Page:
The World Health Organization May Make a Major Announcement for Transgender Rights - Pacific Standard

The World Health Organization May Make a Major Announcement for Transgender Rights

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Here’s why it would be a big deal for the WHO to re-classify transgender identity.

By Jared Keller

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(Photo: Sara D. Davis/Getty Images)

At long last, the World Health Organization may finally confirm something transgender people have known all along: Being trans is not some sort of disorder.

The New York Timesreports that the international public-health agency is considering re-classifying transgender identity, removing it from its list of “mental disorders” in the organization’s authoritative International Statistical Classification of Diseases and Related Health Problems (ICD). The change, which the Times reports has been approved by various WHO committees, will enter into force with the publication of the next edition of the ICD in 2018. And while it seems like a minor bureaucratic change, the new classification of transgender identity would likely serve as a sign of growing inclusion for trans communities around the world.

The deliberation over transgender identity is significant for the WHO. Homosexuality was only declassified as a mental illness with the last revision to the ICD in 1992, nearly two decades after the American Psychiatric Association declassified homosexuality in its Diagnostic and Statistical Manual of Mental Disorders (DSM). As cultural norms around homosexuality changed, so did the clinical and scientific consensus that shape the institutions of everyday life, from schools to churches to military service. Public awareness and acceptance around transgender issues have similarly been on the rise, albeit at a slower pace.

There’s a practical impact surrounding the clinical definitions of medical tomes that goes beyond convention halls and doctors’ offices.

A 2014 analysis by the University of California–Los Angeles’ Williams Institute found a 40 percent jump in support for transgender Americans between 2005 and 2011; likewise, some 67 percent of Americans say they feel “well informed” about transgender people, and 89 percent believe transgender people “deserve the same rights and protections as other Americans,” according to a 2011 Public Religion Research Institute survey. And while the Williams Institute notes that transgender rights have typically lagged around the gains enjoyed by gay, lesbian, and bisexual Americans, the medical re-classification of transgender identity from abnormal deviation to, well, normal may signal a near-arrival of the “transgender tipping point” that Time magazine heralded in 2014.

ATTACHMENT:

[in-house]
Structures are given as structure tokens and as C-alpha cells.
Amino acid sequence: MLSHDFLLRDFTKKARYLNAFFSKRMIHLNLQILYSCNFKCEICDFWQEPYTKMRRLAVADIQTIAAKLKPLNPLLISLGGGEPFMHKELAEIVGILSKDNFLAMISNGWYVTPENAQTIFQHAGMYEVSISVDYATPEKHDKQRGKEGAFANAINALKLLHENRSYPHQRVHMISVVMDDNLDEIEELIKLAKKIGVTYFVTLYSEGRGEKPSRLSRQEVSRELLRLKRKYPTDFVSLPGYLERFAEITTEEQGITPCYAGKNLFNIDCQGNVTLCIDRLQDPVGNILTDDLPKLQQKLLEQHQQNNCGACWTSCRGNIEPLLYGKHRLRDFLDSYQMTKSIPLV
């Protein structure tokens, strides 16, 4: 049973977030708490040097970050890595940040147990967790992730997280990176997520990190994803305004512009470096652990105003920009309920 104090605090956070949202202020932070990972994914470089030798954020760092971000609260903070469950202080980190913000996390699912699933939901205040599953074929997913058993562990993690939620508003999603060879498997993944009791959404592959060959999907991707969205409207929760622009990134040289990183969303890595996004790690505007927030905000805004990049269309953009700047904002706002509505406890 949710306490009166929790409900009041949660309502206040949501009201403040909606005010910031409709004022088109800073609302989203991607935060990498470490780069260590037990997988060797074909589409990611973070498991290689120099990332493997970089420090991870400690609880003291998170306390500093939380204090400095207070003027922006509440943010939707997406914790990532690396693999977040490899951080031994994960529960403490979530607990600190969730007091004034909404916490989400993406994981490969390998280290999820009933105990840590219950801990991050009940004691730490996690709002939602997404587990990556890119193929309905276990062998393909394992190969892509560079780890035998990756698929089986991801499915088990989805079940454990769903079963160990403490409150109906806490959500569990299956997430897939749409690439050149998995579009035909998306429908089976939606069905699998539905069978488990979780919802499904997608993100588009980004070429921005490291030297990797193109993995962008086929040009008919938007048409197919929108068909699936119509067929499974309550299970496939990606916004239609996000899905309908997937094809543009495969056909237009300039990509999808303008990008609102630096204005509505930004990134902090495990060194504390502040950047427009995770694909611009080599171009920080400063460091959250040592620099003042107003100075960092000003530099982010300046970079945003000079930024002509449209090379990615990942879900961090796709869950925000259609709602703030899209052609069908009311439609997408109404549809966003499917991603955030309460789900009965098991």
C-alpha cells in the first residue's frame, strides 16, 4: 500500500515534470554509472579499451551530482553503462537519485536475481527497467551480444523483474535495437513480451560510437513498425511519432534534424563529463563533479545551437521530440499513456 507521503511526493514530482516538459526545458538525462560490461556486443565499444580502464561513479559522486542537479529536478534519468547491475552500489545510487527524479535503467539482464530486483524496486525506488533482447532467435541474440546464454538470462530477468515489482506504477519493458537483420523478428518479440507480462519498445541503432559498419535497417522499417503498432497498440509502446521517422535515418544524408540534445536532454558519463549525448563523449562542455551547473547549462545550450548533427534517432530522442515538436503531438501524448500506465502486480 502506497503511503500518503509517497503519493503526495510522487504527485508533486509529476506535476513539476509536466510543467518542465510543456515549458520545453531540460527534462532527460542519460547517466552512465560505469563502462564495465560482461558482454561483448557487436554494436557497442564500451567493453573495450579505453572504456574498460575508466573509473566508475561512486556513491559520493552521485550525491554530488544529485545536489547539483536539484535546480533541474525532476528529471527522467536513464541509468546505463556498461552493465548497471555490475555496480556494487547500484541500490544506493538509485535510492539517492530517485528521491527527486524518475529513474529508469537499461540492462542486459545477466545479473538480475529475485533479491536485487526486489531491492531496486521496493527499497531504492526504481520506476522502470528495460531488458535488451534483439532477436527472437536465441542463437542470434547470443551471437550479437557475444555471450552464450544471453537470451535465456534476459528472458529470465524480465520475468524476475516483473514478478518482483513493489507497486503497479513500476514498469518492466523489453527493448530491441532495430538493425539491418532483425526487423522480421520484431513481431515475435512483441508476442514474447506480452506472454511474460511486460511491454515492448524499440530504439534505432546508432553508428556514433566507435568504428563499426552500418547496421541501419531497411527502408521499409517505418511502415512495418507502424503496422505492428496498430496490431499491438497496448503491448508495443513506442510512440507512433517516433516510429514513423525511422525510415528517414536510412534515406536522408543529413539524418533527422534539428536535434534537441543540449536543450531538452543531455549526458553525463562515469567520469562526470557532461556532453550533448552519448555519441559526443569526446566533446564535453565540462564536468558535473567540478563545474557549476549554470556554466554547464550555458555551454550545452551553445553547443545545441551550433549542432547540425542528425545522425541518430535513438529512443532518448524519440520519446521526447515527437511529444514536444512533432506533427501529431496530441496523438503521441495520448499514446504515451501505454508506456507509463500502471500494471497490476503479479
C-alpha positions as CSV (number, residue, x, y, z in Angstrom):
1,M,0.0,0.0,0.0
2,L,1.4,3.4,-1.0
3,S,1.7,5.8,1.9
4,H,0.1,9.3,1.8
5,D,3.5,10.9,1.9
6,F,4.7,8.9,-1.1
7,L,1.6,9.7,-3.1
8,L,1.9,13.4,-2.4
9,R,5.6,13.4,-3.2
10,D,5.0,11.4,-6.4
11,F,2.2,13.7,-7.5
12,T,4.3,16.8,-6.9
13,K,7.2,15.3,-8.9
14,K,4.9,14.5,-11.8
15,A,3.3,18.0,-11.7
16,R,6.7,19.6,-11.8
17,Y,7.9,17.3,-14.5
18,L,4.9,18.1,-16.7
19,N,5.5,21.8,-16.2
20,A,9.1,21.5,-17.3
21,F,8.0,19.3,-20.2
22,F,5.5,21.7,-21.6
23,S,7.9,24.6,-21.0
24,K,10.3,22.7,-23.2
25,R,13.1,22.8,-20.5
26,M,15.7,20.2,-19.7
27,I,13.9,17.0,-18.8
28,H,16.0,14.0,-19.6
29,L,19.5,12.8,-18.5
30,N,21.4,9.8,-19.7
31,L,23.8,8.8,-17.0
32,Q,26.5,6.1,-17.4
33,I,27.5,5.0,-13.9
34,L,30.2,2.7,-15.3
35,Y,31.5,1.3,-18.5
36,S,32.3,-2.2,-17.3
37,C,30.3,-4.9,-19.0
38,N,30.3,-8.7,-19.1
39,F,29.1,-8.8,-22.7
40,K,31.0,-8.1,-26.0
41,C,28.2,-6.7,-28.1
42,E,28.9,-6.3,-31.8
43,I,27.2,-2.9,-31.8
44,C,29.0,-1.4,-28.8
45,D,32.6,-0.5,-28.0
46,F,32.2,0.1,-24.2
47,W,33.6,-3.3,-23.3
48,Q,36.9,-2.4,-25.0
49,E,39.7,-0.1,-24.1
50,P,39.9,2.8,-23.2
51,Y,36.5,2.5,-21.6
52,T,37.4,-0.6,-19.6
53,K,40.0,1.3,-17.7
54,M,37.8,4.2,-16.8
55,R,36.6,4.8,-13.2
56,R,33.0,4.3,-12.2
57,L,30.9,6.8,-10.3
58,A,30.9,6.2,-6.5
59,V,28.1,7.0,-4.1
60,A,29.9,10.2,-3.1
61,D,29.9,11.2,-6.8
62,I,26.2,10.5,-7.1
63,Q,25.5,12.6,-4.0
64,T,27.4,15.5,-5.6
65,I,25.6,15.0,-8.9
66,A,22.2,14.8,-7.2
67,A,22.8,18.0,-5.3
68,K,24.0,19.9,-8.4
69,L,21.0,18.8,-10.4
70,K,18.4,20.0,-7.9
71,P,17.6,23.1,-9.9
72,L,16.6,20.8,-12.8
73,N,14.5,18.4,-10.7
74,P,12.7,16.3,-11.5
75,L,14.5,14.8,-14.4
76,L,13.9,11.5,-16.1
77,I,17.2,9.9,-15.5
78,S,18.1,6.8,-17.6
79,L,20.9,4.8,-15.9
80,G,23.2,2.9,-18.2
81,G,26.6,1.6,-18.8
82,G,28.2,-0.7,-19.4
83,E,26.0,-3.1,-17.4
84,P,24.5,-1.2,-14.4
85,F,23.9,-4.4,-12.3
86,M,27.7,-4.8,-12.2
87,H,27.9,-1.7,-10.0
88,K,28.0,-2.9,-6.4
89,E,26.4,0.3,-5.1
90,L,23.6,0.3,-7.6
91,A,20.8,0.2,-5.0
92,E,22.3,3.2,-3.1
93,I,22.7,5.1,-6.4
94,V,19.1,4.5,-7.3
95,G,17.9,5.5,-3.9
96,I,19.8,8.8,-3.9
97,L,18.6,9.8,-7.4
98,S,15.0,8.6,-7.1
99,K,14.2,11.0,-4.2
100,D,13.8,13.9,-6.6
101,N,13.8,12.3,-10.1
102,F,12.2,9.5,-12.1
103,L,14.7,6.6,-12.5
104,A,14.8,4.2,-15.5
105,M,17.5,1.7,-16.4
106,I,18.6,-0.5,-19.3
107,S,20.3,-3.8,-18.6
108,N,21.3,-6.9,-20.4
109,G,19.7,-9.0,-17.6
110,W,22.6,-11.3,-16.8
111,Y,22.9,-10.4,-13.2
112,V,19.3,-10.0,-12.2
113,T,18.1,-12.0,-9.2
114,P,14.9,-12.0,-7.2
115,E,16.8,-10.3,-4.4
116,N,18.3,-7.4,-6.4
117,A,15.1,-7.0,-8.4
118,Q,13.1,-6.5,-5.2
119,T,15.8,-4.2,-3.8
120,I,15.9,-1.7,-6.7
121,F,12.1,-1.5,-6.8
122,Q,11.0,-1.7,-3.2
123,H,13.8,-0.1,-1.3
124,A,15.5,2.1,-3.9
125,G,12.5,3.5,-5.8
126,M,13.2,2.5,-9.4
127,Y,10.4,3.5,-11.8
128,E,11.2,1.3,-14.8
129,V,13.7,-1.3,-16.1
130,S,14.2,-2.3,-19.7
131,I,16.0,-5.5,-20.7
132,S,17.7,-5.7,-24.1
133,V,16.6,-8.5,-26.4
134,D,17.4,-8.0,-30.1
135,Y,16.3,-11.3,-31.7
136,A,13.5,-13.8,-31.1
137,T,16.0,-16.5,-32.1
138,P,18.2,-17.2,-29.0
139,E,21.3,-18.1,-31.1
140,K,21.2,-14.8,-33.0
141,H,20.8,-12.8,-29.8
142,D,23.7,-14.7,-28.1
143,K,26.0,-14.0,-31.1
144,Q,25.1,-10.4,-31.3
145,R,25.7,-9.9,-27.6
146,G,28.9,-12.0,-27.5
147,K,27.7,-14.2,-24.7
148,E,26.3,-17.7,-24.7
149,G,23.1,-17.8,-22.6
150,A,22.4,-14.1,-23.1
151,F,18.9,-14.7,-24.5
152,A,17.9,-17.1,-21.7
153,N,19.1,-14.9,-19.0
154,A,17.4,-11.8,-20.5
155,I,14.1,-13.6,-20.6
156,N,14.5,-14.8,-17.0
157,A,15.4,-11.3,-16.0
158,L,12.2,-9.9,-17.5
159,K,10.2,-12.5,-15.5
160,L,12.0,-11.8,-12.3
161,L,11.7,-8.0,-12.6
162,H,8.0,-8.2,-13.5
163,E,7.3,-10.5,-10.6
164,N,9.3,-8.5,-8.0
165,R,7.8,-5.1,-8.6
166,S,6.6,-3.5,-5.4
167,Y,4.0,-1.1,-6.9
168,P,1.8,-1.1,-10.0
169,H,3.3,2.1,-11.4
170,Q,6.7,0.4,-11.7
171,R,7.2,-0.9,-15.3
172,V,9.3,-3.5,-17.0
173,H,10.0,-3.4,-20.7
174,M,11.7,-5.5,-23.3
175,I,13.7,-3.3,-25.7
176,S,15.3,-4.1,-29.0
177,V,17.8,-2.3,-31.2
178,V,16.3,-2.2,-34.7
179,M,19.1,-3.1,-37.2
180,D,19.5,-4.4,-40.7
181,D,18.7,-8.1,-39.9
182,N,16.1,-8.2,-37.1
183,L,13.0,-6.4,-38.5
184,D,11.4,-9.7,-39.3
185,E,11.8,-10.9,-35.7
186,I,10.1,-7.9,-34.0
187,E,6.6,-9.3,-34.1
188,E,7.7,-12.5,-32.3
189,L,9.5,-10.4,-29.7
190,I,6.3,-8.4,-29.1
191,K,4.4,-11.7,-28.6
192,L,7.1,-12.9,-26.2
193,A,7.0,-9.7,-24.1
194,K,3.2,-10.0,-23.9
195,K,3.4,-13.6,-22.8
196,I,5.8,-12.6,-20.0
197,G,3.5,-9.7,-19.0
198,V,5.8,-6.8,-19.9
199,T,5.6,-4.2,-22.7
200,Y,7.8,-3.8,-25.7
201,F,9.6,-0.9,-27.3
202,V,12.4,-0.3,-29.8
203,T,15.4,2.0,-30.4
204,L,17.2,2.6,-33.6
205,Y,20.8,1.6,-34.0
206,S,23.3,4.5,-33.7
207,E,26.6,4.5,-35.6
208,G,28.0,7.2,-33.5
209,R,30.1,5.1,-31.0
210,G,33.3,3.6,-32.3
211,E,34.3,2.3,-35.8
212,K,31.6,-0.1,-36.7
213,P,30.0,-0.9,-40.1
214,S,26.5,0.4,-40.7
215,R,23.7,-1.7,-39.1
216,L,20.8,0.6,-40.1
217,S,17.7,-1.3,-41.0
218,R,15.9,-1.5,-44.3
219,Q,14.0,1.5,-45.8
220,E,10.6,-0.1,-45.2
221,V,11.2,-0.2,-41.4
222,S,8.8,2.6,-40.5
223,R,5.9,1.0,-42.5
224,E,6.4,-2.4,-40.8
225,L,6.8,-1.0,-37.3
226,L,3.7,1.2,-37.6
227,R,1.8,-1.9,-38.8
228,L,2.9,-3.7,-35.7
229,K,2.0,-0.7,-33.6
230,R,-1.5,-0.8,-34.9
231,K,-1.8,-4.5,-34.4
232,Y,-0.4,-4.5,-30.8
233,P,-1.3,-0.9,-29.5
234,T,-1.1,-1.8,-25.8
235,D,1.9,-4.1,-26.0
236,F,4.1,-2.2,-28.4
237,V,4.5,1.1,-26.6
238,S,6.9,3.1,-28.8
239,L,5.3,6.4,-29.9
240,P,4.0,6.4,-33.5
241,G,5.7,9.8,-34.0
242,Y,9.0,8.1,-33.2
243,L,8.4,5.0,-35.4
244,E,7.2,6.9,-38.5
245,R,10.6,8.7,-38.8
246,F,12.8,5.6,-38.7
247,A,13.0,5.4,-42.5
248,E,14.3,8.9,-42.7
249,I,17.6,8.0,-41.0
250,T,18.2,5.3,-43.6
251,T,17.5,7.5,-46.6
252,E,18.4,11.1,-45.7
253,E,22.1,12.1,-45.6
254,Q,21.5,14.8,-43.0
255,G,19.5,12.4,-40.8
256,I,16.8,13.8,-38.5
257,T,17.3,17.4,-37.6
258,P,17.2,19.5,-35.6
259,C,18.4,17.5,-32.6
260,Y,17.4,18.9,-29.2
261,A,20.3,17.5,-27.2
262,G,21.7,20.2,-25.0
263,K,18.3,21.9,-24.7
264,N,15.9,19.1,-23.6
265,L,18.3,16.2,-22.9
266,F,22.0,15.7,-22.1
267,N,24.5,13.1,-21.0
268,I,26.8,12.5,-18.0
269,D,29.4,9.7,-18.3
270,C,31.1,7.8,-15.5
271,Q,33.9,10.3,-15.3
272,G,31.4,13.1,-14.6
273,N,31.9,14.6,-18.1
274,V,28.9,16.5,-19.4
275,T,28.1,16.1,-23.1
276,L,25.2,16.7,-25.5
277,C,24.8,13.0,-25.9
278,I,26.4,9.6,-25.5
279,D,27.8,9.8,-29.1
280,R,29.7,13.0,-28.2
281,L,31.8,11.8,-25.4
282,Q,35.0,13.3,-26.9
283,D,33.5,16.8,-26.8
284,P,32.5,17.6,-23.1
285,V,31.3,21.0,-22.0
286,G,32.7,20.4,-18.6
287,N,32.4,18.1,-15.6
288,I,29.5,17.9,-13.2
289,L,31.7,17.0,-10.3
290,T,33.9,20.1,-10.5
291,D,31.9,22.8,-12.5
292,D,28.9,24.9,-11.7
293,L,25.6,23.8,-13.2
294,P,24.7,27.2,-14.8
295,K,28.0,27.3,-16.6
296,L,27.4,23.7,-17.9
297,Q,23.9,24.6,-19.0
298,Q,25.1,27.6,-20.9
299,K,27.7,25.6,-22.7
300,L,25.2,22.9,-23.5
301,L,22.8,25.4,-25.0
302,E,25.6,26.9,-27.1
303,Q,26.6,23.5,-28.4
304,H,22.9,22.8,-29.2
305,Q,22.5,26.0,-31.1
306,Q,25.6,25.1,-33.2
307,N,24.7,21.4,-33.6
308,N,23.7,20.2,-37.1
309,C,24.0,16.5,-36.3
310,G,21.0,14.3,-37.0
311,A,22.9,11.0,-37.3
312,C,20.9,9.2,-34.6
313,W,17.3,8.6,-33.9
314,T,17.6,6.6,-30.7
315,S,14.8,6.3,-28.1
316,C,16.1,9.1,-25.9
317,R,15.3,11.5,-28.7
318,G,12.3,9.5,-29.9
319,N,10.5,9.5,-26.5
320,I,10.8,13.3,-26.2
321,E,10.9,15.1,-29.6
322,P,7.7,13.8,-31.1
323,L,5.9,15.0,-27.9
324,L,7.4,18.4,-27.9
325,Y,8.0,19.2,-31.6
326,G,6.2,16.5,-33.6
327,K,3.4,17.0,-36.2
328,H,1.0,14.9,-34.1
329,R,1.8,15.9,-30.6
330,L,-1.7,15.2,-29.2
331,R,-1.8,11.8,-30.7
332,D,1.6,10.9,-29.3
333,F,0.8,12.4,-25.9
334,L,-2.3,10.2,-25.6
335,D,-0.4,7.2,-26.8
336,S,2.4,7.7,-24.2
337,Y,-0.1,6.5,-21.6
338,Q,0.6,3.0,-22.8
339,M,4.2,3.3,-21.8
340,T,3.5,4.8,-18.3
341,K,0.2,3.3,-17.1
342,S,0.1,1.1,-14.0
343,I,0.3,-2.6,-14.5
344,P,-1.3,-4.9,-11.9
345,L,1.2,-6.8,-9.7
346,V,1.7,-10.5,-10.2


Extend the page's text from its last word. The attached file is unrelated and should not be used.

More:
“It’s sending a very strong message that the rest of the world is no longer considering it a mental disorder,” ICD chief technical consultant Dr. Michael First told the New York Times. “One of the benefits of moving it out of the mental disorder section is trying to reduce stigma.”

These shifts in thinking around gender and sexual identity often involve more gradual changes to clinical language. The Timesnotes that the APA changed the definition of homosexuality to new designations like “sexual orientation disturbance” before abandoning alternate diagnoses entirely in 1987; the WHO’s 1992 change came with a similarly arcane designation of “ego-dystonic sexual orientation.”

The transgender community is likely to face this sort of clinical shifting of the goalposts, the APA’s Jack Drescher predicts to the Times. After all, transgender identity has already gone from “sexual deviation” in 1968 to “psychosexual disorder” in 1980, to “sexual and gender identity disorder” in 1994, all before becoming “gender dysphoria” in the fifth edition of the DSM,in 2013.

But there’s a practical impact surrounding the clinical definitions of medical tomes that goes beyond convention halls and doctors’ offices. Consider the ongoing controversy surrounding transgender bathrooms in states like North Carolina. While lawmakers who pushed forward anti-trans bathroom legislation claimed to have done so under the auspices of “religious freedom,” the discrimination based on gender identity comes with a subtle barb of disgust, as Nico Lang smartly observed in the Los Angeles Times.

Kansas State Senator Steve Fitzgerald, for example, stated in July that “You’re either male or you’re female, and it’s not changeable…. It’s reality. Inability to deal with that reality, or to recognize that reality, is disoriented, and can be disoriented to the point of insanity.” Tennessee House Representative Susan Lynn similarly wrote on Facebook that “[N]o one should be forced to entertain another’s mental disorder, and it is not healthy for the individual with the disorder.” To anti-trans lawmakers, transgender identity isn’t a sin — it’s an illness.

It’s clear that those who are opposed to LGBT rights aren’t following the same trends of public acceptance mapped by the Public Religion Research Institute, Pew, or other polling agencies. Acceptance by a major health organization can help kneecap spurious and bigoted policies before they have a deleterious effect on Americans. A recent study published in the Journal of Homosexualityfound that nearly half of those transgender Americans who were denied access to a restroom also attempted suicide, capturing “a distinct relationship between the stress of not being able to use bathrooms … and one’s mental health.”

By denying scientific ammunition to justify damaging and discriminatory policies, the WHO would be sending a simple message: LGBT people aren’t broken, and they sure don’t need to be fixed.

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